Also, a separate challenge to the redistricting of congressional districts 1 and 12 is working its way through the federal courts after voters filed a complaint in October.
Will you need a photo ID to vote in 2014?
U.S. District Judge Thomas Schroeder in Greensboro made clear in late December that there would be no trials in the three cases challenging the monster voting law signed by the governor in August until the summer of 2015. That said, he’ll likely consider blocking some or all of the voting law changes from taking effect in time for the November 2014 election, so voters should know well in advance of going to the polls when they can vote and whether they’ll need a photo ID.
Will the Outer Banks get a new bridge?
Nearly everyone agrees that residents of Hatteras Island, who rely on the regularly washed-out NC-12 and storm-battered Bonner Bridge to cross over the Oregon Inlet, need a better way to get to the mainland. But how best to make that happen is as much a question for coastal experts as it is for the courts.
After years of delay, and following its previous approval of a plan to build a causeway bridge out over the Pamlico Sound, the state now wants to build a bridge parallel to the Bonner Bridge along with additional bridges over spots on NC-12 likely to wash out after storms. But environmental groups say that plan is a quick fix that fails to address long-term environmental changes at the coast and predict that the proposed bridges on NC-12 will ultimately be spanning over ocean waters.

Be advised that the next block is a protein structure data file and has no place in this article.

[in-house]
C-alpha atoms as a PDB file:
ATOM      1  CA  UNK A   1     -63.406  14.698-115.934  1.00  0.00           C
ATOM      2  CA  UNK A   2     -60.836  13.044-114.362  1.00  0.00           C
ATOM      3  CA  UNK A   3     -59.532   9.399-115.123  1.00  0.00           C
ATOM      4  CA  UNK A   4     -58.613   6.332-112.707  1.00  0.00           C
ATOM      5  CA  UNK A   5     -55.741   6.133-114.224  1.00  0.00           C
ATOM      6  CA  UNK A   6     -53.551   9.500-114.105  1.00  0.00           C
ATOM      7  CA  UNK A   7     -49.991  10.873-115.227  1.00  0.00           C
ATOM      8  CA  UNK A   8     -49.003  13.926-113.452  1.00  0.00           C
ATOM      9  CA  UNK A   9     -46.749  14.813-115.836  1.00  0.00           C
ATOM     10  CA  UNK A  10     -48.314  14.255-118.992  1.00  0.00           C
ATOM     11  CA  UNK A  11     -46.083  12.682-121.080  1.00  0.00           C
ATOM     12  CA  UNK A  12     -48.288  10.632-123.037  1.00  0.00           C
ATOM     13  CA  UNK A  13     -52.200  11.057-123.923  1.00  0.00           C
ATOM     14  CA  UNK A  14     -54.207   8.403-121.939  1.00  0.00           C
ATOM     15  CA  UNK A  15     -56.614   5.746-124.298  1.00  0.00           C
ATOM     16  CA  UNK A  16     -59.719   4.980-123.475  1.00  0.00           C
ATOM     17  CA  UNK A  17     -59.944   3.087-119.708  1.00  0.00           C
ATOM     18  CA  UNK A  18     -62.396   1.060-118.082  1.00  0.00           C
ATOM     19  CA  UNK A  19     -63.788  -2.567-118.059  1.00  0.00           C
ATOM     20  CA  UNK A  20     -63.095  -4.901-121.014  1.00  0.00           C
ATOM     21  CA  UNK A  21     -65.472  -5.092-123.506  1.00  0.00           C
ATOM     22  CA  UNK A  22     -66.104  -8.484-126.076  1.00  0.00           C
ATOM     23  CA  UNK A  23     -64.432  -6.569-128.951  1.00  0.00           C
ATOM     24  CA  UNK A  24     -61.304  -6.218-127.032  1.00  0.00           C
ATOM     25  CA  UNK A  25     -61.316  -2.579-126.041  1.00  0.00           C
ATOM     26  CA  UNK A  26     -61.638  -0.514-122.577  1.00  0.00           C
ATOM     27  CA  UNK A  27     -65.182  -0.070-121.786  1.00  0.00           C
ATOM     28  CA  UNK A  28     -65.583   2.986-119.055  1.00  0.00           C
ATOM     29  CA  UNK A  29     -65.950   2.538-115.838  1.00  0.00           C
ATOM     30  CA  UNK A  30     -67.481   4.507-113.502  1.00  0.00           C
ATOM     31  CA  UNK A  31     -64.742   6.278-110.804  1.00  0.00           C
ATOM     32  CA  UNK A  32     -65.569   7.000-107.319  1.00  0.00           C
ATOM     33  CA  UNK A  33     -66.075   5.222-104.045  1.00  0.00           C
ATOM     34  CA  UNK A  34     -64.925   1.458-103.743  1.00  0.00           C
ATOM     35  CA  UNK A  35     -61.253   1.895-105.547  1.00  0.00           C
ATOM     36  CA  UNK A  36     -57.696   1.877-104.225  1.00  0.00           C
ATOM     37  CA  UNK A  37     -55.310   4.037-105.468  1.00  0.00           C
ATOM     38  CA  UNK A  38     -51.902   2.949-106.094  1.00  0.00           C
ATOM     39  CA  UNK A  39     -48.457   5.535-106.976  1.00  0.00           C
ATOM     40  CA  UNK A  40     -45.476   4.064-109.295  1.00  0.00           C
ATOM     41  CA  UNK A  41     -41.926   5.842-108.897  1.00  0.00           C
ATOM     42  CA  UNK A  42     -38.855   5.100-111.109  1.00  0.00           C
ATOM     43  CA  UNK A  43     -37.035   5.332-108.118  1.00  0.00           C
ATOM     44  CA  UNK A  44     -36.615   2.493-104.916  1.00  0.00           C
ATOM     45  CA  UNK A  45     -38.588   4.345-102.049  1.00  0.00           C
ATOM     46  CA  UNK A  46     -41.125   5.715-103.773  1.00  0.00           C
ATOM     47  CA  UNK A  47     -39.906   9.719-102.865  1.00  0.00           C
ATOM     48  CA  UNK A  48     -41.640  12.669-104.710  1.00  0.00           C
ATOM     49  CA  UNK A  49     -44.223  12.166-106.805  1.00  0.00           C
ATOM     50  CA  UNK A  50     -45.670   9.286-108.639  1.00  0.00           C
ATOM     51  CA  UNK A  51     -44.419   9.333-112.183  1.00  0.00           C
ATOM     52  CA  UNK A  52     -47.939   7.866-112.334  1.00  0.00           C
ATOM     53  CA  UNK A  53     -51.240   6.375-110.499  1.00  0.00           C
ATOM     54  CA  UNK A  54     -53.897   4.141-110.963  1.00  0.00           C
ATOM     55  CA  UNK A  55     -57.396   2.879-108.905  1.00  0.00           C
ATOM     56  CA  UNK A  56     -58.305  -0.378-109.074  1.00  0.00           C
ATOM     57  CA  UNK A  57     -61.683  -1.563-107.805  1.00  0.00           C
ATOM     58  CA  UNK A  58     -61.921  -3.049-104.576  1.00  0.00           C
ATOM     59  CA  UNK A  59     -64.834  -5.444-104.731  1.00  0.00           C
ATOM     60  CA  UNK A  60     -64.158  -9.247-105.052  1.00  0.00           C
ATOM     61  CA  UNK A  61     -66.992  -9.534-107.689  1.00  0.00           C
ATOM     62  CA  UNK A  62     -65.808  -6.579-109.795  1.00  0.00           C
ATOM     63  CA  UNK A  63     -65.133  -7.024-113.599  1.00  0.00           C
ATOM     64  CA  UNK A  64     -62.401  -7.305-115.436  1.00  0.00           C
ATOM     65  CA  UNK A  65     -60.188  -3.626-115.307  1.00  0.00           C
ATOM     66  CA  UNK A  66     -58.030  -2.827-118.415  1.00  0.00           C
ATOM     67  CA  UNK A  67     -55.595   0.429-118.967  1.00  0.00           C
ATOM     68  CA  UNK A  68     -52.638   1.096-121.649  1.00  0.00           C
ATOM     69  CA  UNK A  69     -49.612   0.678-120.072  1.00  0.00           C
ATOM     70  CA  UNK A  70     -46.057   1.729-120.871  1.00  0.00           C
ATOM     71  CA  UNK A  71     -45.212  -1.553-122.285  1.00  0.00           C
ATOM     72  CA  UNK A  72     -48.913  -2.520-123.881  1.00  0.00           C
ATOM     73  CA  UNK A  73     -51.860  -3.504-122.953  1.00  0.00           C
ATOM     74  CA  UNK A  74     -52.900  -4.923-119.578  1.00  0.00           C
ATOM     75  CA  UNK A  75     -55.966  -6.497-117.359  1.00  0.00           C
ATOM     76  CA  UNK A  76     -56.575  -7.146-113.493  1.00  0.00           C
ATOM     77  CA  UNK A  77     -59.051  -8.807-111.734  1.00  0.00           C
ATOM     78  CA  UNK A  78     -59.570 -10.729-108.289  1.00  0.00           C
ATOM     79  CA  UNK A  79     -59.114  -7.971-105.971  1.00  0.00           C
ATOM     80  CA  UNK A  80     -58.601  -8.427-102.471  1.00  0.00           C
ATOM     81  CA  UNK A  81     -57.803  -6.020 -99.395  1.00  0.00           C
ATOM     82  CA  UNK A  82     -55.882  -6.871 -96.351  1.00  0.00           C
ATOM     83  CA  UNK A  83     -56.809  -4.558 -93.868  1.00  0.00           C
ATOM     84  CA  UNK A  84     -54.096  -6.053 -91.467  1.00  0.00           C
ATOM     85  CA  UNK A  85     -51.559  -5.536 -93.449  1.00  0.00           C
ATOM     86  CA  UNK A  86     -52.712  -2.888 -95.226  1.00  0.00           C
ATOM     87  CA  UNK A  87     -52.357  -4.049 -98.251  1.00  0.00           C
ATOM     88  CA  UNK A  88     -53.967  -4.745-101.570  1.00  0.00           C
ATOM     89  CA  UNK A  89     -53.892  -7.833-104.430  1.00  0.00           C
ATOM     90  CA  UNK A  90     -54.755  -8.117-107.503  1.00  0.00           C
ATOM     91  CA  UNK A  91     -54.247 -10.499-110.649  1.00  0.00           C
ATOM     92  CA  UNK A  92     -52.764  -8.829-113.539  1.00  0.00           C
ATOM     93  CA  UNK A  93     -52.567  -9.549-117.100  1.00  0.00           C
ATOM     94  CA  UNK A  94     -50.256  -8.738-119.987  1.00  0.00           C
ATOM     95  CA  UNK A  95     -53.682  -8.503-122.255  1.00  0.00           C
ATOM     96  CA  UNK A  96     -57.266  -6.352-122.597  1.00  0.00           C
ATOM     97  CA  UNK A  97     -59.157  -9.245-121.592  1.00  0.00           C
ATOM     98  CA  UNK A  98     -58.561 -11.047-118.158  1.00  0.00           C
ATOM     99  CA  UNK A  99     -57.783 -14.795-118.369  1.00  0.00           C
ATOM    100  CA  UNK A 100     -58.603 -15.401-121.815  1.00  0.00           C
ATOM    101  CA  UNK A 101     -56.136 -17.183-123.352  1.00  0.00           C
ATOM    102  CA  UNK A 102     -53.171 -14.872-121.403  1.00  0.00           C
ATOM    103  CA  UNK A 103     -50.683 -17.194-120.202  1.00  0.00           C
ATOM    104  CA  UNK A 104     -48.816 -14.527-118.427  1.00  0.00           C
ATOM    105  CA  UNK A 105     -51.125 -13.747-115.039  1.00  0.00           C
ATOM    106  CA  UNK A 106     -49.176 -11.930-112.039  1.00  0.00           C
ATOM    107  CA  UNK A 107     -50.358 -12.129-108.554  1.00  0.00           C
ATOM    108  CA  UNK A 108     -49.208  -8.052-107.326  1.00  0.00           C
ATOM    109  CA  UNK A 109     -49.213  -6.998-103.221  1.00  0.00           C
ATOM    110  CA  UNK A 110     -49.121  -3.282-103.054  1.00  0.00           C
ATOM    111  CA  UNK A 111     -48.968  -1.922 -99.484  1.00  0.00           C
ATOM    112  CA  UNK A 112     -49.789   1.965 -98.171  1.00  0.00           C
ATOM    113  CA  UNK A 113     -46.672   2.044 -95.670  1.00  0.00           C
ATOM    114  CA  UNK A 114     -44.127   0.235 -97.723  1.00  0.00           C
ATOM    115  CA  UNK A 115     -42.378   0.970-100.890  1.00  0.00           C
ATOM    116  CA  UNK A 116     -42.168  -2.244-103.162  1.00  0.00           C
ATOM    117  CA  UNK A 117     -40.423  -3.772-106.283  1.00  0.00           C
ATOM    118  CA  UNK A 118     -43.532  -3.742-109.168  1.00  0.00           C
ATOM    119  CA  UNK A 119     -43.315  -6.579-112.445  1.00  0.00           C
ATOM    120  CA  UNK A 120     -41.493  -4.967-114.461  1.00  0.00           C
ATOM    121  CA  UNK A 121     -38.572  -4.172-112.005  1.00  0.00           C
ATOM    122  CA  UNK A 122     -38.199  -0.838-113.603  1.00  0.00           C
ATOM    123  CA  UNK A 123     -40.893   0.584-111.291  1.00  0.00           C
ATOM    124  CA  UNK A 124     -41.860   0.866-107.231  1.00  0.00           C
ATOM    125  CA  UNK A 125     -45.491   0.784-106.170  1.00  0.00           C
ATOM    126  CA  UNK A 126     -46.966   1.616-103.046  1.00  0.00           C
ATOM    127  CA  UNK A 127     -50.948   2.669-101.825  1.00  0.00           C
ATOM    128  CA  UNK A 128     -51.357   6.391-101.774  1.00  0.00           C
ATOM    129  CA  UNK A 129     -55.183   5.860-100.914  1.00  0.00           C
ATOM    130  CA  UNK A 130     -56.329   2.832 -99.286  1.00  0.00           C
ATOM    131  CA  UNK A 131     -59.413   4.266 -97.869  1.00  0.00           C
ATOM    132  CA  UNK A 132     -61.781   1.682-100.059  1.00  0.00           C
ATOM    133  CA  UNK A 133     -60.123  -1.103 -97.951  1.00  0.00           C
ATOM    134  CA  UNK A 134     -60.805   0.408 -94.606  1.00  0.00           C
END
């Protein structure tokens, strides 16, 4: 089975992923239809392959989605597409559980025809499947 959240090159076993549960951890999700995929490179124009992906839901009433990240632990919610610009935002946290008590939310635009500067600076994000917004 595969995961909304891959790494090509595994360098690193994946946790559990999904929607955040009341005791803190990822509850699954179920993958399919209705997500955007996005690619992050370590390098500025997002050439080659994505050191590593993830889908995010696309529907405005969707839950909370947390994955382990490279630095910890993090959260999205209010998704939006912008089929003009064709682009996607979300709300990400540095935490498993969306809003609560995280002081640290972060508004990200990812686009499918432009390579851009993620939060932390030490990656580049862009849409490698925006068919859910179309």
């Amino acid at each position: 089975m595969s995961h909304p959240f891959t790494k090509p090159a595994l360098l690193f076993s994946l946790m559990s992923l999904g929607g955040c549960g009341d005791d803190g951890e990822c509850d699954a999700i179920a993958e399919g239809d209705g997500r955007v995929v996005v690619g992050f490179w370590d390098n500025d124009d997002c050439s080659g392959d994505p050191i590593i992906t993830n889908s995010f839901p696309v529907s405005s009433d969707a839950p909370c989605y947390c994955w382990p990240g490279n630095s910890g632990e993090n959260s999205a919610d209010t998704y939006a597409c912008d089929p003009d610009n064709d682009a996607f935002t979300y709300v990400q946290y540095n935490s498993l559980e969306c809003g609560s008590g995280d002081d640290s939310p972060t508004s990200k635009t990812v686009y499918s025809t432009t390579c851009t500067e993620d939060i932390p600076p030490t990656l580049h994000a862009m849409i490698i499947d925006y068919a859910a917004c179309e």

In September, U.S. District Judge Louise W. Flanagan ruled against those groups, finding that the state complied with required environmental permitting procedures and could go forward with its plan. Flanagan’s decision is now up for review in the Fourth Circuit, with argument and a decision possible before the end of 2014.
Will capital punishment continue its slow death?
Most of the 150 death row inmates in North Carolina filed papers with the court seeking to have their sentences commuted to life without parole under the state’s Racial Justice Act before the governor repealed it in June. But only a handful had their cases heard through completion – four successfully.
The Supreme Court is now reviewing the completed cases and considering, as well, whether changes to the law can be applied retroactively to those who’d already sought relief in court.
Argument is likely to be scheduled soon, with a decision possible before the end of 2014.